nodejs on Google App Engine – forcing HTTPS inbound, via HSTS

How can I force my nodejs app running on Google App Engine, to always redirect to HTTPS ?

I have a pretty vanilla app that looks like this:

This thing is running in Google App Engine (GAE), and I’d like to make sure it listens only on HTTPS. There are standards like HSTS that can help. How can I use them?

This question and answer on Stackoverflow showed me the way. Basically, just add in a tiny module called yes-https. The new code looks like this:

Redeploying (no change to app.yaml) gets me the always-HTTPS behavior I want. When a client requests my service via http, it receives a 301 redirect pointing to the secure site.

HTTP/1.1 301 Moved Permanently
Date: Wed, 20 Jun 2018 16:27:56 GMT
Transfer-Encoding: chunked
X-Powered-By: Express
Via: 1.1 google

Nice, easy, clear.
Thanks to Justin for this handy module.

medialize/URI.js – why’d you go and get all fancy?

I have relied on URI.js from medialize for years.

I downloaded it a long time ago, and it just works. It’s handy for parsing and building URIs form within Javascript.
I happen to use nodejs often, but I also use a JavaScript engine that runs in the JVM (via Rhino or Nashorn). So I liked URI.js for its usability across those systems.

Recently I decided to download “the latest and greatest” URI.js, and what I found… did not make me jump for joy.

URI.js is no longer “just downloadable”.

Where before I could just download the raw JS file, URI.js now has a builder that allows me to select which options I wish to include. I get the concept, and it’s a nice idea, but when I de-selected every option, I got a minimized URI.js that I did not want. When I went to the source tree I found a URI.js that included all the require() statements for punycode, Second-Level Domains, and ipv6, all stuff I did not want.


I couldn’t figure out how to get it to “just work” in nodejs without all of that, so I had to resort to manually changing the code. Basically I just removed all the require() statements for those unneeded / unwanted modules.

And it works.

It’s possible I’m missing something basic, but for sure, it got more complicated to get the simple solution. Seems like a step backward.

Upgrade your nodejs on Mac OS X to v0.12.6

Per, there are critical vulnerabilities in nodejs and iojs. People running nodejs should upgrade to v0.12.6.

On Mac OSX, this takes just a few moments. Thanks to Stackoverflow for the tip.

~/ $ node -v
~/ $ sudo npm cache clean -f
npm WARN using --force I sure hope you know what you are doing.
~/ $ sudo npm install -g n
npm http GET
npm http 200
npm http GET
npm http 200
/usr/local/bin/n -> /usr/local/lib/node_modules/n/bin/n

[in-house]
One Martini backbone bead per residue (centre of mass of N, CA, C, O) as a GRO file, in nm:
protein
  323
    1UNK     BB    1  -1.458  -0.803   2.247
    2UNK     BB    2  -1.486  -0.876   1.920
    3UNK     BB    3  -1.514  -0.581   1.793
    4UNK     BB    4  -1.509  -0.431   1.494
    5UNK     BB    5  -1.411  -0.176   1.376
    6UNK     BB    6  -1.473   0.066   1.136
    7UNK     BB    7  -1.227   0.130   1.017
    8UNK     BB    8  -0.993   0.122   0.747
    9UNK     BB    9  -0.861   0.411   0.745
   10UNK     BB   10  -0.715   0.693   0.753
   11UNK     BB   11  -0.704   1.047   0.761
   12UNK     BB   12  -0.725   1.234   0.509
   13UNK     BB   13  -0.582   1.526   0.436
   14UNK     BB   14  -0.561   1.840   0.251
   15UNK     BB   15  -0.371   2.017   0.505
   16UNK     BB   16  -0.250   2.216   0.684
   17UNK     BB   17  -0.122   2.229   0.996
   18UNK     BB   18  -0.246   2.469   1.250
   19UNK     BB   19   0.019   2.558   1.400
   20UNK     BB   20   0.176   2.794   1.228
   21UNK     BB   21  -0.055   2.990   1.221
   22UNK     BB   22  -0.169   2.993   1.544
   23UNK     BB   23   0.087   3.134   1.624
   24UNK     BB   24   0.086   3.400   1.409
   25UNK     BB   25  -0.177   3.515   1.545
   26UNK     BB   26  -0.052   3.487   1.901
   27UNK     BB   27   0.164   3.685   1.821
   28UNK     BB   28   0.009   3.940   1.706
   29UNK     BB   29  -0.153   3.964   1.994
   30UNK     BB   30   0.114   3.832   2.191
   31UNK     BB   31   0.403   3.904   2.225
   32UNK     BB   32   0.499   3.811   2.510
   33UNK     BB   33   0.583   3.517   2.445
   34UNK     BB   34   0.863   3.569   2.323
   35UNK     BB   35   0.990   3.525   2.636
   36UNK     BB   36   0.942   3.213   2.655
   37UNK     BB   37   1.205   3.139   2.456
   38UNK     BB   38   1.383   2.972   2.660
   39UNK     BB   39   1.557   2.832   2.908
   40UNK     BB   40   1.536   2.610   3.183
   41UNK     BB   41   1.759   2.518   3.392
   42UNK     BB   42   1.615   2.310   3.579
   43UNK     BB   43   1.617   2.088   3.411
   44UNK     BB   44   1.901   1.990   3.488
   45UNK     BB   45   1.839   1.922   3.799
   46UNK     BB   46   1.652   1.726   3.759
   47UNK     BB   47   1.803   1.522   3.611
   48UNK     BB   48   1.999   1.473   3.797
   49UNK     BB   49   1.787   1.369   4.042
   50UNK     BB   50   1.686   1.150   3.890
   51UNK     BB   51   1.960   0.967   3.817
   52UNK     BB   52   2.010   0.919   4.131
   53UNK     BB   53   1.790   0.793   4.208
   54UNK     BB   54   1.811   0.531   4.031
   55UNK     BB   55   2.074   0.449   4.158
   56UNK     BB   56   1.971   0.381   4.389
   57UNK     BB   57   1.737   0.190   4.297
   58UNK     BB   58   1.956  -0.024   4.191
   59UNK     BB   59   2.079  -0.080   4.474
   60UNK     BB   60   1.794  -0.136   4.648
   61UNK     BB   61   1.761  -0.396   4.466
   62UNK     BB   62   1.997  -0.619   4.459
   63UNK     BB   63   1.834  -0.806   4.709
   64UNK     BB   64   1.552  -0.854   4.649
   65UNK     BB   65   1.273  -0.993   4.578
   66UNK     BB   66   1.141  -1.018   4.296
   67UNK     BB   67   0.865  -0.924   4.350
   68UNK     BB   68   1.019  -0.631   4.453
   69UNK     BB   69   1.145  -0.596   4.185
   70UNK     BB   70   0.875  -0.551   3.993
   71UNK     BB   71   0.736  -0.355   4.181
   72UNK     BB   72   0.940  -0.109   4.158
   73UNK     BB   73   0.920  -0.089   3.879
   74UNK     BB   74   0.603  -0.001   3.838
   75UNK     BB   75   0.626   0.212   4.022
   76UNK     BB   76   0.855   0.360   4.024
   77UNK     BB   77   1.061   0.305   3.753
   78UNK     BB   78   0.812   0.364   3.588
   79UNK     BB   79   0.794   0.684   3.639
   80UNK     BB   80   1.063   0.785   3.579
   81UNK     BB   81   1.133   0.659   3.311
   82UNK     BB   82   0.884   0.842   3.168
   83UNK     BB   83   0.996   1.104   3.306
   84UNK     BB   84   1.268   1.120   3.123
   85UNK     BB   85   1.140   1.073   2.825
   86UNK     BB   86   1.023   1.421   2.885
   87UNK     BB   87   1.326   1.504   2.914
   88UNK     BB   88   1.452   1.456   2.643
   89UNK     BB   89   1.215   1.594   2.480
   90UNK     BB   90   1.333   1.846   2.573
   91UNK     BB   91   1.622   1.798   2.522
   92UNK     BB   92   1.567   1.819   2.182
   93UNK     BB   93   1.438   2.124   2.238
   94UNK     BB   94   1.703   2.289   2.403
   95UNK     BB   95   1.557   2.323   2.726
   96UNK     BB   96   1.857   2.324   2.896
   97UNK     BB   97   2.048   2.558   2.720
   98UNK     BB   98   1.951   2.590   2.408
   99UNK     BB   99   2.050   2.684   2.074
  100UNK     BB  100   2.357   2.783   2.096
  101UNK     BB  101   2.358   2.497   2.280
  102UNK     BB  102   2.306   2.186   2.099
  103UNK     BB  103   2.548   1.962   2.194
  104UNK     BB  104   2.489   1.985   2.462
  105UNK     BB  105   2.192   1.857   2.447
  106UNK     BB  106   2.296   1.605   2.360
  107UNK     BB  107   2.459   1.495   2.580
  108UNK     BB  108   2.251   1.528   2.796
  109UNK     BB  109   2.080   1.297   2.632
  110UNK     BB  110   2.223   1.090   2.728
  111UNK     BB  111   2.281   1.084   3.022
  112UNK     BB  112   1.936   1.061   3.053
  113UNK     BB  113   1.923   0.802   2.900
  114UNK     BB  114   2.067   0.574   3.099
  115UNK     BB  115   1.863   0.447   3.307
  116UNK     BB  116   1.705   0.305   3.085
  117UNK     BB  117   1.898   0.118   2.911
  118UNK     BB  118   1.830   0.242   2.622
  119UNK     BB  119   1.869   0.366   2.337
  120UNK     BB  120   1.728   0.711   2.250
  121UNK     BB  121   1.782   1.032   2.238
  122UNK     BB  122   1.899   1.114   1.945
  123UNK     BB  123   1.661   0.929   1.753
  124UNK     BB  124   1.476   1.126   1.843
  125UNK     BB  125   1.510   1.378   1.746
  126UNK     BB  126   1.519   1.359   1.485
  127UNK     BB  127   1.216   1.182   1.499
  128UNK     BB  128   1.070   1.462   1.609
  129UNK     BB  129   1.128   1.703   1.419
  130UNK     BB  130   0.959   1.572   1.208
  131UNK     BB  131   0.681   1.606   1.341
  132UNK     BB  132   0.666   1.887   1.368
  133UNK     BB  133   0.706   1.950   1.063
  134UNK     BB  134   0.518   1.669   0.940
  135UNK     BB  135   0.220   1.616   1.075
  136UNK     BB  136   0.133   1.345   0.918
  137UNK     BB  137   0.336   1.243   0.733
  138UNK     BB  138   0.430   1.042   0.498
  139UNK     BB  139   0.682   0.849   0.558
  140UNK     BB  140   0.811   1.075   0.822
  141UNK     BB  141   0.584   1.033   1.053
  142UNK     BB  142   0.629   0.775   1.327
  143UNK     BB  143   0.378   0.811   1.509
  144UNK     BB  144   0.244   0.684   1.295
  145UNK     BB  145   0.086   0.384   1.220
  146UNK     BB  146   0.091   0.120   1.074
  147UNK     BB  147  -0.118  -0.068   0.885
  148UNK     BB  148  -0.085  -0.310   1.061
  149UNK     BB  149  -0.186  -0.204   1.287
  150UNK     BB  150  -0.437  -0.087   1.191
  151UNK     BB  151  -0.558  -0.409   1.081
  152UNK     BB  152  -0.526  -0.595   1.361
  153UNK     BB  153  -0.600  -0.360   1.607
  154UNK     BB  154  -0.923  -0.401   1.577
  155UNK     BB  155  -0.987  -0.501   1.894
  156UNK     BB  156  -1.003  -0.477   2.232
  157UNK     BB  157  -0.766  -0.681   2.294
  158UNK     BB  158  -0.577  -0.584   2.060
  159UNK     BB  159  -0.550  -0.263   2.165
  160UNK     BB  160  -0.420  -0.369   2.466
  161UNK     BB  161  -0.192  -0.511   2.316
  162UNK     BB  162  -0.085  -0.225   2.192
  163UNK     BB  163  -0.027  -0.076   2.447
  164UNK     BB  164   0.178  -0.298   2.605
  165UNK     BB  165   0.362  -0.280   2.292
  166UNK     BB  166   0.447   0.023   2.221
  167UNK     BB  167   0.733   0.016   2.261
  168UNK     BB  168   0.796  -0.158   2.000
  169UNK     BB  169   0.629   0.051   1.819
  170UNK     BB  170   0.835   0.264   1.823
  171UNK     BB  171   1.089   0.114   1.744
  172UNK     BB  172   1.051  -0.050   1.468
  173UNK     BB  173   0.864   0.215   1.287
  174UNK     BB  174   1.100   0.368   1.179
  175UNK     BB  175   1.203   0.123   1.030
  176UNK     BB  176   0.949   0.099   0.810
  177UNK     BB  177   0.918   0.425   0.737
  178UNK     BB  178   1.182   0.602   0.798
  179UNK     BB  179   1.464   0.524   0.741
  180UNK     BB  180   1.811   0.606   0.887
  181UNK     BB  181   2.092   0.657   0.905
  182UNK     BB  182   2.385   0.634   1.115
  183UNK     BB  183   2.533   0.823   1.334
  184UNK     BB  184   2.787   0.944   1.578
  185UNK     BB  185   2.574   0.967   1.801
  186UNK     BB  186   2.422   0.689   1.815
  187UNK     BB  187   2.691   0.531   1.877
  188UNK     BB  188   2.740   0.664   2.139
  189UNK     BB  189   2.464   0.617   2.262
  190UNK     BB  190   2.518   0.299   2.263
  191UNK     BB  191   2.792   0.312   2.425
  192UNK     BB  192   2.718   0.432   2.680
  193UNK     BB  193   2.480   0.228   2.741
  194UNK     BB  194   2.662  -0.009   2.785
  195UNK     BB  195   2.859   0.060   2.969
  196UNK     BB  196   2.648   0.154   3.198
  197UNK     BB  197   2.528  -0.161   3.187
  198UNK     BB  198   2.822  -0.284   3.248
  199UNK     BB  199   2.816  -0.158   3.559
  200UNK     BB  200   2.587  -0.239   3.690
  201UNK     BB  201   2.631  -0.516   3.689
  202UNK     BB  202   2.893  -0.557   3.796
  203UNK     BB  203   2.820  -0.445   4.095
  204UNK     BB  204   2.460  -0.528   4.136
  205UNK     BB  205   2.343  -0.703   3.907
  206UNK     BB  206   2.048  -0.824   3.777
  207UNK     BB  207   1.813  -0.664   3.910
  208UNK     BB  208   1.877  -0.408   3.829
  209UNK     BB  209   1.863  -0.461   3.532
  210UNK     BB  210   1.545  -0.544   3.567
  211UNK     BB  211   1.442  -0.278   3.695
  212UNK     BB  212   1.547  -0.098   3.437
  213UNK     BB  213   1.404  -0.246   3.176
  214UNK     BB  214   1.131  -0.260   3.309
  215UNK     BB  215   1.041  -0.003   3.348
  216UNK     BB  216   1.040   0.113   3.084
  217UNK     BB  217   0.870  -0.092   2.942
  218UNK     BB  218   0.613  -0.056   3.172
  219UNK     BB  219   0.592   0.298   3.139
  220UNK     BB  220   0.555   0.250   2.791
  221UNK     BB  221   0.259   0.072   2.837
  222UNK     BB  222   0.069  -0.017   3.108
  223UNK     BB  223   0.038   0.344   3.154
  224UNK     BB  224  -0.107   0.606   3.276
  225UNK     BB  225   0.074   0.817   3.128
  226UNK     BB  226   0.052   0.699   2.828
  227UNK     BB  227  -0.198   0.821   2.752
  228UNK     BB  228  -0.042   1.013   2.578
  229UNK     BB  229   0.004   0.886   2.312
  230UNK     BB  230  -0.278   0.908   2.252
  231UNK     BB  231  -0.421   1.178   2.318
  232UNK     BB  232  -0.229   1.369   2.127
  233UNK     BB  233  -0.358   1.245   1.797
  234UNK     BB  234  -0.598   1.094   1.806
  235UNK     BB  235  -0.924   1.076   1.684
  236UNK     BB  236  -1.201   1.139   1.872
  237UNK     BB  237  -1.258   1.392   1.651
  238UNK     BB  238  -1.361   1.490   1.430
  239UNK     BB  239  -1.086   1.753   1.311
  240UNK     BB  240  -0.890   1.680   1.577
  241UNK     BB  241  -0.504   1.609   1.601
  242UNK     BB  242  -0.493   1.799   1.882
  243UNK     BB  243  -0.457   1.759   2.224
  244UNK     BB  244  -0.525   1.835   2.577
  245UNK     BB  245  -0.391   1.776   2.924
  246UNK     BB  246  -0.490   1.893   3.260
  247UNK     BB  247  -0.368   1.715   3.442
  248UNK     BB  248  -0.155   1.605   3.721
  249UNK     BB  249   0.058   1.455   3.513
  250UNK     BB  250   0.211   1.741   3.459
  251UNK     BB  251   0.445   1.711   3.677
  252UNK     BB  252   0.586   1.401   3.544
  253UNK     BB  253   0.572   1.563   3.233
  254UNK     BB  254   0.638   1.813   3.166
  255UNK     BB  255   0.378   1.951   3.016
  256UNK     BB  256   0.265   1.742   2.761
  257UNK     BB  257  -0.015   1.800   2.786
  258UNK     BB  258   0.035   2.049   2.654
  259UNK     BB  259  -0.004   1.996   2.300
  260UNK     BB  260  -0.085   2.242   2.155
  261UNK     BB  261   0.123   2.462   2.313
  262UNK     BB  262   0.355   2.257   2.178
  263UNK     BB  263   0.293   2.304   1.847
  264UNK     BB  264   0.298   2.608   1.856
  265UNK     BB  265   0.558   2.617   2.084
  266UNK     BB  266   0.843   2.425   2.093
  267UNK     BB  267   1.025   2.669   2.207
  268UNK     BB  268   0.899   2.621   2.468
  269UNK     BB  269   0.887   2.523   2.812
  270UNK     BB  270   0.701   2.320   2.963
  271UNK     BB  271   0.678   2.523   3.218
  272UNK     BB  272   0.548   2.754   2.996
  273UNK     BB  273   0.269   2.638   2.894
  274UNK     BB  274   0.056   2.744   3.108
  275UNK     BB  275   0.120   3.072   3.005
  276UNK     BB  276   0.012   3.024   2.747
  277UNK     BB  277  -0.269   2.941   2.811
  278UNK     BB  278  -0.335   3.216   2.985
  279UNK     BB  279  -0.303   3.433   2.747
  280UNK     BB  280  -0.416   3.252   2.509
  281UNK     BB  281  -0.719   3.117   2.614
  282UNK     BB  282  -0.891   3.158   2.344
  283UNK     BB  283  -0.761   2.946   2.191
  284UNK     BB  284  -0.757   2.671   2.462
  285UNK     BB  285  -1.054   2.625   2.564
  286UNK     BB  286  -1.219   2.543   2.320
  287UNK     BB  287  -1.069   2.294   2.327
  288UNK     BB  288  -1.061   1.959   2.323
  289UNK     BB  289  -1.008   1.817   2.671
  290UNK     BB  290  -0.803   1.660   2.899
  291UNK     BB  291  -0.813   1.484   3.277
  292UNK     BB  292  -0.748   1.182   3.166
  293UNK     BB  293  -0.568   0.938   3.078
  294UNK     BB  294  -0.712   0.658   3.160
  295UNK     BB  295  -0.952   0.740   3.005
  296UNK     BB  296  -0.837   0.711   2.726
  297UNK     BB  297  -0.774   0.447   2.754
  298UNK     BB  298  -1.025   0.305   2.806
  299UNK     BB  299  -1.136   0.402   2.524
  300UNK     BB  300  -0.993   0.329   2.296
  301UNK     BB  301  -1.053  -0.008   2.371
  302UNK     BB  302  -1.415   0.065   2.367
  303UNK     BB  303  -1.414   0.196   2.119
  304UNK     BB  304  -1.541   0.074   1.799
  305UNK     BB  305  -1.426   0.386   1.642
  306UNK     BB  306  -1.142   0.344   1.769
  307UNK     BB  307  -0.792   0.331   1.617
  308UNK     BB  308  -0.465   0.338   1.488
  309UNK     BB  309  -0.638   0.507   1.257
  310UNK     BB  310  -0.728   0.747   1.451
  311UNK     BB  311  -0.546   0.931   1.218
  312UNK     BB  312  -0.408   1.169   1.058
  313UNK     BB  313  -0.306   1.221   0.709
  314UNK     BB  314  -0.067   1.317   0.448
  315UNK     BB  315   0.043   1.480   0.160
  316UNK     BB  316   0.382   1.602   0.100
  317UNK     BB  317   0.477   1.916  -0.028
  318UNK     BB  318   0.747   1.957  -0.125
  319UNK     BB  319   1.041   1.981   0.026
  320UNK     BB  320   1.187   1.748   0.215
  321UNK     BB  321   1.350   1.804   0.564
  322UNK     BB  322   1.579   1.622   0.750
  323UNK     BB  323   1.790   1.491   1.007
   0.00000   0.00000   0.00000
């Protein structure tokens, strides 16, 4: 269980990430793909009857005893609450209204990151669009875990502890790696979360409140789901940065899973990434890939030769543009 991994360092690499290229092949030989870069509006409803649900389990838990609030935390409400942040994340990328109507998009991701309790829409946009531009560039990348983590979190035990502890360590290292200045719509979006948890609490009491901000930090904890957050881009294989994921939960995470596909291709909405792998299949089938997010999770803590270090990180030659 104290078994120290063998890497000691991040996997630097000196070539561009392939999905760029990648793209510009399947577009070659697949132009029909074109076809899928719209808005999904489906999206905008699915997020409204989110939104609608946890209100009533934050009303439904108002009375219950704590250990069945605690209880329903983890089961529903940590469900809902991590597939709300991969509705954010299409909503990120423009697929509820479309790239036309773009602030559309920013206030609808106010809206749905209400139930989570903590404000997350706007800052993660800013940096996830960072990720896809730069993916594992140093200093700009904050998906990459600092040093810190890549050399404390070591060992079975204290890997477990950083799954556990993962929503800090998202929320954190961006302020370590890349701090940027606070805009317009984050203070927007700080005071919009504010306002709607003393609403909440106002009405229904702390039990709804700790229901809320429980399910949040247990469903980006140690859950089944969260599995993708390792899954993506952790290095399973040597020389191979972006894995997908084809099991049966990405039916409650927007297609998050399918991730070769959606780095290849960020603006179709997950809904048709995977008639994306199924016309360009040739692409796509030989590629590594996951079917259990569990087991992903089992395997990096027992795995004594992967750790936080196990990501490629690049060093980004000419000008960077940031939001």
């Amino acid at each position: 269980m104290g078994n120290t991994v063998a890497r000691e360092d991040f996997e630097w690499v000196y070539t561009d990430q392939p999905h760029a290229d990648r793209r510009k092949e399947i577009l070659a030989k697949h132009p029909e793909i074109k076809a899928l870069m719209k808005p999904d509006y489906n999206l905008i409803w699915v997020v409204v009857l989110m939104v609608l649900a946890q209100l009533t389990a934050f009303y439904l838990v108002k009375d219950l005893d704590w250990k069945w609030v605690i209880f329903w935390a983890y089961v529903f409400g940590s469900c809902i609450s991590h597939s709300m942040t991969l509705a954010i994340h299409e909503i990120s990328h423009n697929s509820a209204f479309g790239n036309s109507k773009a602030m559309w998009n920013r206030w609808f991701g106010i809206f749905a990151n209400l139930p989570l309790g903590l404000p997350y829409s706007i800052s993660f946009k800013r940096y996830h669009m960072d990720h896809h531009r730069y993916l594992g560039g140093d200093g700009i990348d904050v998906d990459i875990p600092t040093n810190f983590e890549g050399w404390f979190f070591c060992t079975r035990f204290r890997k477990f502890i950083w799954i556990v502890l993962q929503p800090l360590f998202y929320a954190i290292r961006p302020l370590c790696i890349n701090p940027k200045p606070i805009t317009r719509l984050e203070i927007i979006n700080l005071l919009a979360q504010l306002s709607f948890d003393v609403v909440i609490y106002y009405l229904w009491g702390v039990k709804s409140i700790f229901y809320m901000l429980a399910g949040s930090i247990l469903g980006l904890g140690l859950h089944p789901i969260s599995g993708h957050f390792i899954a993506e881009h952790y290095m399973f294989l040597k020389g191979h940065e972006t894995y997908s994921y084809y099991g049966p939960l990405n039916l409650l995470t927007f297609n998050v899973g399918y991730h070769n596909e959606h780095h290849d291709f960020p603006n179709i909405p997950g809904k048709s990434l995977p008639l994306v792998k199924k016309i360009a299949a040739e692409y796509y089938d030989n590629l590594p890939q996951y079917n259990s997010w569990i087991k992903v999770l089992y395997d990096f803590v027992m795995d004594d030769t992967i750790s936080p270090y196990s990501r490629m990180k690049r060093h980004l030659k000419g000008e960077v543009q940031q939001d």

n@1.3.0 /usr/local/lib/node_modules/n
~/ $ sudo n stable

install : node-v0.12.6
mkdir : /usr/local/n/versions/node/0.12.6
fetch :
installed : v0.12.6

~/ $ node -v
~/ $

I don’t really hate NodeJS

I don’t really hate NodeJS. Yes, a while ago, I said I hate NodeJS. But I didn’t really mean it. I was just suffering from unrealistic expectations. I learned to Let Go of my idea that JavaScript on MacOSX ought to be as easy as JS on Windows.

Since then I have adopted NodeJS pretty strongly. I use it for all sorts of tasks, from tools that automate Apigee Edge (nod to my employer) to API load generation utilities.

I write more code using NodeJS these days, than in anything else.

Recently I had occasion to write a little utility that computes TP99 for a set of API transactions being managed by Apigee Edge.

What it does is retrieve the transaction records logged from the Edge Analytics database, sorts them, and emits a computed TP99 (and TP95, TP90, TP50) to a Carbon server, which is backing Graphite, which then serves up charts of that data. A sample is below.

Sample TP95 chart from Graphite

For this tool, I chose NOT to use NodeJS but instead relied on good-old PERL. I didn’t want asynchrony, and I did want easy file I/O, pattern matching, and sorting. Also I wanted it to be maintainable by old-school sysadmins who no-doubt have not been following the finer points of using Q’s promises in NodeJS. Perl was the obvious choice. The sort required to compute TP99 will run on 60000 records or more, and needs to occur every minute, for all transactions logged during that minute. A cron job running a perl script was perfect for this.

But, recently I wrote another tool… this one automates the provisioning of EC2 instances in AWS, then installs Java and Apigee Edge on them, and configures them into a cluster. I wouldn’t want to do that in perl or Bash. NodeJS was the right tool for that much more complicated job. And of course there are NPM libraries for AWS, and for ssh and scp. Really helpful.

of nodejs and new clothes

A provocative post by Eric Jiang, entitles “The emperor’s new clothes were built with Node.js”, regarding the undeserved praise being heaped upon NodeJS. While I think he gets his analysis all right, he is still missing the forest for the trees.

Nodejs has grown the way it has grown for the same reason that Visual Basic and PHP grew the way they did: These things work well, and help people get things done quickly and relatively easily. And maybe, people even have fun doing it. The community support has been critical in all three cases.

Sure it’d be nice to have multi-threading like Go and a single set of known and blessed libraries like C# and performance like C. But we don’t have all those things in one package, not yet anyway.

There are weaknesses in NodeJS, just as there are in PHP and in VB. Despite that, JavaScript is effective for many many people, and will continue to be so. NodeJS makes JavaScript much, much more effective with the NPM and the vast set of downloadable modules.

No religion, yo: nodejs is not always the right choice. Of course it isn’t. I like nodejs and use it… daily. but I’m learning Go and am enjoying that as well.

NodeJS documentation is idiotic

A while back I commented on a rant by someone who said that NodeJS is stupid and if you use it, so are you.